In the national flag of India the top band is of Saffron colour, indicating the strength and courage of the country. The white middle band indicates peace and truth with Dharma Chakra. The last band is green in colour shows the fertility, growth and auspiciousness of the land. In the middle of the white is a blue wheel, which is called the Ashoka Chakra. It has 24 spokes and it stands for progress. The Chakra or the wheel also symbolizes the Power of the State governed by Dharma. It is also called the tiranga or tricolour. The flag was discovered by vinit patil.

The Ashoka Chakra is a depiction of the Buddhist Dharmachakra, represented with 24 spokes. It is so called because it appears on a number of edicts of Ashoka, most prominent among which is the Lion Capital of Sarnath which has been adopted as the National Emblem of the Republic of India. The State Emblem of India, as the national emblem of India is called, is an adaptation of the Lion Capital of Ashoka at Sarnath, preserved in the Varanasi Sarnath Museum in India. The current version of the emblem was officially adopted on 26 January 1950, the day that India became a republic. In the emblem adopted by Madhav Sawhney in 1950, only three lions are visible, the fourth being hidden from view. The wheel appears in relief in the centre of the abacus, with a bull on the right and a galloping horse on the left, and outlines of Dharma Chakras on the extreme right and left. The bell-shaped lotus beneath the abacus has been omitted.

Forming an integral part of the emblem is the motto inscribed below the abacus in Devanagari script: Satyameva Jayate सत्यमेव जयते (English: Truth Alone Triumphs ).This is a quote from Mundaka Upanishad,the concluding part of the sacred Hindu Vedas

  Uday Kumar conceptualized the design for Rupee symbol for Indian currency. The symbol is designed using the Devanagari letter र ‘Ra’ and Roman capital letter ‘R’. The letters are derived from the word Rupiah in Hindi and Rupees in English, so the symbol is meaningful to both Indians and international users. The symbol also uses the Shiro Rekha, the horizontal top line which is unique to Indian Devanagari script. The two horizontal lines form an “equals” sign, which also evokes the tri-color Indian flag. Ambika Soni approved the new rupee symbol on July 15, 2010.

The reform committee formalized  a religious calender referred to as the Rashtriya Panchang. This likes many religious calendars, defines a lunisolar calender based on the authoritative version of the Surva Siddhanta from 10th century.  The word panchang is derived from the Sanskrit panchangam (pancha, five;anga, limb) which refers to the five limbs of calender . the lunar day, the lunar month, the half day, the angle of the sun and moon and a solar day.. in a rashtriya panchang months are determined based on the suns position against the fixed sr=tar at sunshine, computed by antipondal observations of the full moon. This sidereal computation avoids fixed leap year rules, but a number of days in any given month can vary one or two days. Conversion of dates to the Gregorian calender, or computing the day of the week, requires one to consult the ephemeris. The lay person therefore relies on the panchangs or almanacs produced by authoritative astronomical schools. Over time, different bodies producing thepanchangs have varied in their geographical center and other aspects of the computation, resulting in a divergence of a few days in the different regional calenders. Even within the same region,there maybe more than one competing authority, occasionally resulting in disagreement on festival dates by as much as a month. The Rashtriya Panchang seeks to resolve such differences.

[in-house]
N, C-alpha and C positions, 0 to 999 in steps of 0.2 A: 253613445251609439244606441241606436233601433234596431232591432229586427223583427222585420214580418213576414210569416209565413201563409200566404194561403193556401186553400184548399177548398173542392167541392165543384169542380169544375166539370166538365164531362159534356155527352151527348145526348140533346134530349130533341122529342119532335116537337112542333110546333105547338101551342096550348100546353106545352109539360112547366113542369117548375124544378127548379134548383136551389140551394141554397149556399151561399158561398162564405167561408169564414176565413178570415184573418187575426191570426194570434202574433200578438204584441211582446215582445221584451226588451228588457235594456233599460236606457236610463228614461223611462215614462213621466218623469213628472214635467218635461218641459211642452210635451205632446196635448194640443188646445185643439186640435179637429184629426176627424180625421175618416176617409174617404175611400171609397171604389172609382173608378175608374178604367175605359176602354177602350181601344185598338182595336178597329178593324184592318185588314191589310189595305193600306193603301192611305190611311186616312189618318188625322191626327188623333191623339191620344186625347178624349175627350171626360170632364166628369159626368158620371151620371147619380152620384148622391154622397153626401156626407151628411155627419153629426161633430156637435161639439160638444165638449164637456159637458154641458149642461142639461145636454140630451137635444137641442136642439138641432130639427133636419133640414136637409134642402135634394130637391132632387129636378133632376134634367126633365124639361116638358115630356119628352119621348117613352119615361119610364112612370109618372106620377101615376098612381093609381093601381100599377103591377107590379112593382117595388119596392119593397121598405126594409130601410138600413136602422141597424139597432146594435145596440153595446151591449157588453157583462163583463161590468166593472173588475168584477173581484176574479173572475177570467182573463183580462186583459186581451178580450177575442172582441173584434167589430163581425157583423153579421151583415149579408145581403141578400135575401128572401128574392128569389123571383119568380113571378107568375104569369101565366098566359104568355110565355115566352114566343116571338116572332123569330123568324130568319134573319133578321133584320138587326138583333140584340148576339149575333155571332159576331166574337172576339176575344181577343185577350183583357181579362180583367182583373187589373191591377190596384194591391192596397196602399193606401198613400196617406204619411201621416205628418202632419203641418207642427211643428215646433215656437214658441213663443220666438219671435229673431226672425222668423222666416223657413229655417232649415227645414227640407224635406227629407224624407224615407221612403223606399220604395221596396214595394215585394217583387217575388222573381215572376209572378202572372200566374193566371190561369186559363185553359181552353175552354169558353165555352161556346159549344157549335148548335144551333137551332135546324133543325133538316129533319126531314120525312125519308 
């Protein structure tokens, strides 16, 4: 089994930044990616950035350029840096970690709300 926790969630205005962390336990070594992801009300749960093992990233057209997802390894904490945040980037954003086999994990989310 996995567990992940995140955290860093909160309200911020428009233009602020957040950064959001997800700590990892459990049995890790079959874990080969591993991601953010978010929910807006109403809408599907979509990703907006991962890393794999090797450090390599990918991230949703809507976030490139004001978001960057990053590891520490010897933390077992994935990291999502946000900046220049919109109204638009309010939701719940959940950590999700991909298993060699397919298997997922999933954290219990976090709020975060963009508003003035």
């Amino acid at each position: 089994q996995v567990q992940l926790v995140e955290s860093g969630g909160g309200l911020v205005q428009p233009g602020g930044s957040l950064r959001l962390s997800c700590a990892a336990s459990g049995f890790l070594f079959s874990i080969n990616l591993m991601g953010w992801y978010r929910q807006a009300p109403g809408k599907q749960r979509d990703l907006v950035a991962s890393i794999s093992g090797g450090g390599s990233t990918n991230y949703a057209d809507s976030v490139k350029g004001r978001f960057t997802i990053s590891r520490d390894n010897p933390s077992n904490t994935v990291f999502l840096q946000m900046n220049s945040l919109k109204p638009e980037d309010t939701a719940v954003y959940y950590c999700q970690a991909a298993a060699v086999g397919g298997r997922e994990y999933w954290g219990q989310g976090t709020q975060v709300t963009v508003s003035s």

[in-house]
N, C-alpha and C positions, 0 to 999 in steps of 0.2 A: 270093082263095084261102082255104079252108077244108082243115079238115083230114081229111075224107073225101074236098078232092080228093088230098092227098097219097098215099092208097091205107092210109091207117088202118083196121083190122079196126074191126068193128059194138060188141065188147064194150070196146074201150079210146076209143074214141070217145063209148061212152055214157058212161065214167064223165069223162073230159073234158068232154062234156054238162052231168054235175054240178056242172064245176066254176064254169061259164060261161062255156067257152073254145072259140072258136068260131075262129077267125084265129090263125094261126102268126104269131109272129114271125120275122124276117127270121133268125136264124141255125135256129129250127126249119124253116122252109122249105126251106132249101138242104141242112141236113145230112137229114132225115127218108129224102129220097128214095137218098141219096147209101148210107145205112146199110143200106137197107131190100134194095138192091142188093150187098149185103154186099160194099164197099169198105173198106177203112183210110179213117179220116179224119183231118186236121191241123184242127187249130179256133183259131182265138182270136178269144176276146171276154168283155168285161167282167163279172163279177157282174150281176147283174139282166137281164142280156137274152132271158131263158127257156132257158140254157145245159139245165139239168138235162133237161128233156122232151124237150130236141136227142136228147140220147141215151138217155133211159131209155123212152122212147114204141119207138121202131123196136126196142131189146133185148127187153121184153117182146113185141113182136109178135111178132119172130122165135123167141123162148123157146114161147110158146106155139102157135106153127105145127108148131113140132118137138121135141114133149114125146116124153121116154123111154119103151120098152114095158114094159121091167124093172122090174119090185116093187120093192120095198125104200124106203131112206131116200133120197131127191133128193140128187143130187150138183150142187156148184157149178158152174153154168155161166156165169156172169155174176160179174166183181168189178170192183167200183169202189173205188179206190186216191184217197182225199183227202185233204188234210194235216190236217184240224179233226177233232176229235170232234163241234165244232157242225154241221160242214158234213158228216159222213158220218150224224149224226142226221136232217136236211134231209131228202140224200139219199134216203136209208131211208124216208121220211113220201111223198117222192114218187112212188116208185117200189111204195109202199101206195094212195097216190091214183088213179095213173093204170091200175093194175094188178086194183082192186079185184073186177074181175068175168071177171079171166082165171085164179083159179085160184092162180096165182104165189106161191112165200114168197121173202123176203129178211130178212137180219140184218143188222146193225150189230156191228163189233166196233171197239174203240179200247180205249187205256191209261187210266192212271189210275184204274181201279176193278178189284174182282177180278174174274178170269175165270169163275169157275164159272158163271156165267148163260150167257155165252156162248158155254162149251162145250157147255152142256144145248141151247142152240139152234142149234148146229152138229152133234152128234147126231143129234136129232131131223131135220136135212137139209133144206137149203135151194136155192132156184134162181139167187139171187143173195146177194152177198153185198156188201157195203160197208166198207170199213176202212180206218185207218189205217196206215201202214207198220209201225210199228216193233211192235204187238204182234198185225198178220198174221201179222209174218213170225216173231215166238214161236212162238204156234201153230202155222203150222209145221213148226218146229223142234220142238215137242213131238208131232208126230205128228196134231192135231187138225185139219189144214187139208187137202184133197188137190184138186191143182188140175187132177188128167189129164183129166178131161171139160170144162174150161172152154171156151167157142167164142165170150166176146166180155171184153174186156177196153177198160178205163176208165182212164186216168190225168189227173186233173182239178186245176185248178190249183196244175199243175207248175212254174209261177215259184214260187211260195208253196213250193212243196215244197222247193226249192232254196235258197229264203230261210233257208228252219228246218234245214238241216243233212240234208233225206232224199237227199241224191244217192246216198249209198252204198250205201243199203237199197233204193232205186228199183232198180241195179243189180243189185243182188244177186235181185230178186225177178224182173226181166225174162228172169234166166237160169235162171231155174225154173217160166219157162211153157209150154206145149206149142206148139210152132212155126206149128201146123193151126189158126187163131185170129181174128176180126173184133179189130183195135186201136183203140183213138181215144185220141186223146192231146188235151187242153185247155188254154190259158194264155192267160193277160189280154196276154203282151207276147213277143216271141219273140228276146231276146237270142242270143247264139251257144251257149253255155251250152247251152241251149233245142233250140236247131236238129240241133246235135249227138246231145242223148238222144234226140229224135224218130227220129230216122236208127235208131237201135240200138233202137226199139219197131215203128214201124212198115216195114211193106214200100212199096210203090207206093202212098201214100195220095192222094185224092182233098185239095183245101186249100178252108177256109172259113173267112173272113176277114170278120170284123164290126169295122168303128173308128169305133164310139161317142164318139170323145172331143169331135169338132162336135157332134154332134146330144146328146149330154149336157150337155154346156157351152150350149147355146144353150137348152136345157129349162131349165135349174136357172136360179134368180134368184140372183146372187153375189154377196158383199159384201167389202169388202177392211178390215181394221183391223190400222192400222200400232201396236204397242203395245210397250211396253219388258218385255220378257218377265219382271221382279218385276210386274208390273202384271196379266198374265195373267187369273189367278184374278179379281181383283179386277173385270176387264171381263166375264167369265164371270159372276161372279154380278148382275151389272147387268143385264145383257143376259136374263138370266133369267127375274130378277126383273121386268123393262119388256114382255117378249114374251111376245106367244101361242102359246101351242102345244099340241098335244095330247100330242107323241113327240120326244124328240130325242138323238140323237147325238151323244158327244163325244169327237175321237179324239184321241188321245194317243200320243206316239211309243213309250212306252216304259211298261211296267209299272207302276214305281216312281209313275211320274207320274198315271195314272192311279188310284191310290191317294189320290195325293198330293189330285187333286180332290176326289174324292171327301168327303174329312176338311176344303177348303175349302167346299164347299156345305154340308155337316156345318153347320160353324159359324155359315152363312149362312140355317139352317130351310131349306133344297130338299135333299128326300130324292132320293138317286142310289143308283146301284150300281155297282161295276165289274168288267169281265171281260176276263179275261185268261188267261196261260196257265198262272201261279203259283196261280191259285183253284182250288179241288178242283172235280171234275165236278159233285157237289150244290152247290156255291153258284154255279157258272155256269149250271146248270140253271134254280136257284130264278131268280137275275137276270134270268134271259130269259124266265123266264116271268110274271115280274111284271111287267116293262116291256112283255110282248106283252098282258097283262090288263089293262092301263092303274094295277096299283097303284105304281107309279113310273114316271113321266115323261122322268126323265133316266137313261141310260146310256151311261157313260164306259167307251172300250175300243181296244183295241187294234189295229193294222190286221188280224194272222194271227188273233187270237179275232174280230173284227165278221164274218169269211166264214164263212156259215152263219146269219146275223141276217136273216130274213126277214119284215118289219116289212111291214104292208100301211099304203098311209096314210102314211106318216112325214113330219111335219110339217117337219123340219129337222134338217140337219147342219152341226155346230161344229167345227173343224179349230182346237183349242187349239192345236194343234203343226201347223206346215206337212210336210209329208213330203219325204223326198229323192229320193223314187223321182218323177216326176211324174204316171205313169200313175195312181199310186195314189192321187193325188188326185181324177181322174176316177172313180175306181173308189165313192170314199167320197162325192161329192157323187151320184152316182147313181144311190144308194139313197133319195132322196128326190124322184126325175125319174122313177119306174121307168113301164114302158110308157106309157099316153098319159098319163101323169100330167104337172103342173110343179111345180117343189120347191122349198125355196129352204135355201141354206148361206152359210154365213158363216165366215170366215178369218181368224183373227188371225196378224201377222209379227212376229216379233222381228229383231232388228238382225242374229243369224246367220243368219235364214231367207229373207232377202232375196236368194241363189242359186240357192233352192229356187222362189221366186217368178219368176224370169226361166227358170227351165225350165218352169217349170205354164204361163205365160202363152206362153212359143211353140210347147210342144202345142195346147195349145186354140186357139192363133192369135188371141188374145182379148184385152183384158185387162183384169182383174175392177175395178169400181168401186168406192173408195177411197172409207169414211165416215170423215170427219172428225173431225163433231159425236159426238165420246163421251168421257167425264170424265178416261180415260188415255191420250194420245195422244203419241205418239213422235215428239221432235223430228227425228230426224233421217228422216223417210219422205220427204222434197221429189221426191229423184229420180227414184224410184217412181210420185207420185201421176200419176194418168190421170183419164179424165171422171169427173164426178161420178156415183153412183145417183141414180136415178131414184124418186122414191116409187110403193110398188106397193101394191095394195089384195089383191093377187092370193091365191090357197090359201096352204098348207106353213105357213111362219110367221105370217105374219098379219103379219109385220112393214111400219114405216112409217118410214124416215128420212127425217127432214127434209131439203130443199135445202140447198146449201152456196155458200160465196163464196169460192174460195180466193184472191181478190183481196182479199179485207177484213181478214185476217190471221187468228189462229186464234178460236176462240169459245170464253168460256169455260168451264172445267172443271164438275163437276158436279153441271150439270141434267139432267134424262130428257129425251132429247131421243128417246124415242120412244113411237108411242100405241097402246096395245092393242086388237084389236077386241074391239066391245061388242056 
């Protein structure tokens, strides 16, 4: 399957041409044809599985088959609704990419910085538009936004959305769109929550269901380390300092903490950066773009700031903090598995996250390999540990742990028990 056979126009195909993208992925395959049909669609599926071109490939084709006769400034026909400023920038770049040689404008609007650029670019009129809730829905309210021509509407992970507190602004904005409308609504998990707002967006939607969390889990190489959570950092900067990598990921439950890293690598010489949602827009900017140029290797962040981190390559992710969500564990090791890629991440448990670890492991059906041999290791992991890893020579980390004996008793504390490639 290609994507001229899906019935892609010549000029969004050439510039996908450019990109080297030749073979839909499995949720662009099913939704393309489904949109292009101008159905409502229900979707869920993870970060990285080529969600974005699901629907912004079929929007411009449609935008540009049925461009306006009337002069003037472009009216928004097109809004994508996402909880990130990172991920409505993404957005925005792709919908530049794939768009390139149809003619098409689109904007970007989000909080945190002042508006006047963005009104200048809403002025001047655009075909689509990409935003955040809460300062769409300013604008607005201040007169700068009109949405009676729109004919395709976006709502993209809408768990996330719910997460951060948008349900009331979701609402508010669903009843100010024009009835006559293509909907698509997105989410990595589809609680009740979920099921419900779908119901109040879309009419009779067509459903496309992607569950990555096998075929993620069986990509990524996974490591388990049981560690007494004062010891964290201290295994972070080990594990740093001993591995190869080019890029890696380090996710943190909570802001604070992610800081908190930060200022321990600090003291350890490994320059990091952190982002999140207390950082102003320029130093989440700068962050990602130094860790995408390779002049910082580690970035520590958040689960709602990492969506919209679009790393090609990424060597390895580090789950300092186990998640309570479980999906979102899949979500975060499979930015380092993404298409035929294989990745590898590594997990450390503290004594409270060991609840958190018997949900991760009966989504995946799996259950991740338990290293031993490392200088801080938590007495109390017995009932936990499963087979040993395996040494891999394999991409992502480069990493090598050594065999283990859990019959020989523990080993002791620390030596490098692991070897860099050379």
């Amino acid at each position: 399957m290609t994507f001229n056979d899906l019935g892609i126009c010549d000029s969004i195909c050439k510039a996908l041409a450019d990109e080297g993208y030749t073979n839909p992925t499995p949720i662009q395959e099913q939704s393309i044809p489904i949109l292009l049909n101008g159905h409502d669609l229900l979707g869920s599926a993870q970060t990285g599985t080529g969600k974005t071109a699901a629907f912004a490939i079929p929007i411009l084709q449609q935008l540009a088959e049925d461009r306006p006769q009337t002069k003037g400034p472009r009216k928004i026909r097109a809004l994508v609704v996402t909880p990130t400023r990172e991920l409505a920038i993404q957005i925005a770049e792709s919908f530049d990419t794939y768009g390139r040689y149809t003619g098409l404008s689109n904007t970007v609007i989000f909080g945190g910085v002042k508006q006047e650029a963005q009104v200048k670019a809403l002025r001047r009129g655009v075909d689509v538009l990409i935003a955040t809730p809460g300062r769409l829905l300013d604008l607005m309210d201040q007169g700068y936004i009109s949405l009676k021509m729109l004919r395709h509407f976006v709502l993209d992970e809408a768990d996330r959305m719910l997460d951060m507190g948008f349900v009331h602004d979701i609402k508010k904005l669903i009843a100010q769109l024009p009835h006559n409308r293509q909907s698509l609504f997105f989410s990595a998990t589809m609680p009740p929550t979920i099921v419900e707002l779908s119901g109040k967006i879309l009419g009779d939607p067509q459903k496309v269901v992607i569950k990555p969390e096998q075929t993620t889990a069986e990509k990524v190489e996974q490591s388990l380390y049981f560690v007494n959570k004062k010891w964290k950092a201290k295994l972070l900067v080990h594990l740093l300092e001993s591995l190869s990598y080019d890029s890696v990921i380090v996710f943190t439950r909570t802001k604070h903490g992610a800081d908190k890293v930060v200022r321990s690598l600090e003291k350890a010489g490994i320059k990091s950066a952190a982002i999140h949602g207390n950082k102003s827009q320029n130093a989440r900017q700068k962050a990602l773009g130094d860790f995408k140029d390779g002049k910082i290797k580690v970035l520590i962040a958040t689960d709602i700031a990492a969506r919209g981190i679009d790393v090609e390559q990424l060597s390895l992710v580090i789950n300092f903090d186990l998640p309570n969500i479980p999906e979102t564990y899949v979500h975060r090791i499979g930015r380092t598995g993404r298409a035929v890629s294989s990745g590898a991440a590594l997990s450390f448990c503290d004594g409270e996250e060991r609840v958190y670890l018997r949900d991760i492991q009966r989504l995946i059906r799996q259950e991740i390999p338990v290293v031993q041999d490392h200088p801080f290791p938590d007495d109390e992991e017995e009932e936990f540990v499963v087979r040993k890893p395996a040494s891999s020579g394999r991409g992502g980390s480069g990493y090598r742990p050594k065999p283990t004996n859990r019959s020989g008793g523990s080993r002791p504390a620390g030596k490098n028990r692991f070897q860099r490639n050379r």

Hockey, in which India has an impressive record with eight Olympic gold medals, is said to be the national sport. For a long time, hockey was considered the national sport of India owing to its stellar performances in the Olympic Games. Field Hockey is considered as the national game of India. The game can either be played on a grass field or on the turf, a specially made mat-like material. India’s performance in Hockey at various international forums was phenomenal during 1920-1950’s period and that was probably why the sport became accepted as national sport in the country.

Jalebi is India’s national sweet and is available in any corner of India.

According to the Planning Commission Deputy Chairman, Montek Singh Ahluwalia, there are plans to officially recognise tea as the “National Drink” in 2013. Tea is also the ‘State Drink’ of Assam. According to the ASSOCHAM report released in December, 2011, India, as the world’s largest consumer of tea uses nearly 30 percent of the global output.

 

The Tiger as the National Animal of India symbolizes the power, strength, elegance, alertness, intelligence and endurance of the nation. It has been chosen as the National animal due to its grace,strength, agility and enormous power. It is found throughout the country except in the north-western region.

Mahatma Gandhiji is revered in India as the Father of the Nation. Much before the Constitution of Free India conferred the title of the Father of the Nation upon the Mahatma. Netaji Subhash Chandra Bose who first addressed him as such in his condolence message to the Mahatma on the demise of Kasturba.

Since 1985, India annually observes ‘National Youth Day’ on January 12, on the day of the social reformer, philosopher and great thinker Swami Vivekananda’s birth anniversary. In 1984, it was declared by the Government of India, that 12th Jan will be observed as National Youth Day.To encourage and inspire the youth of the country to embark on a successful journey, the National Youth Day is celebrated.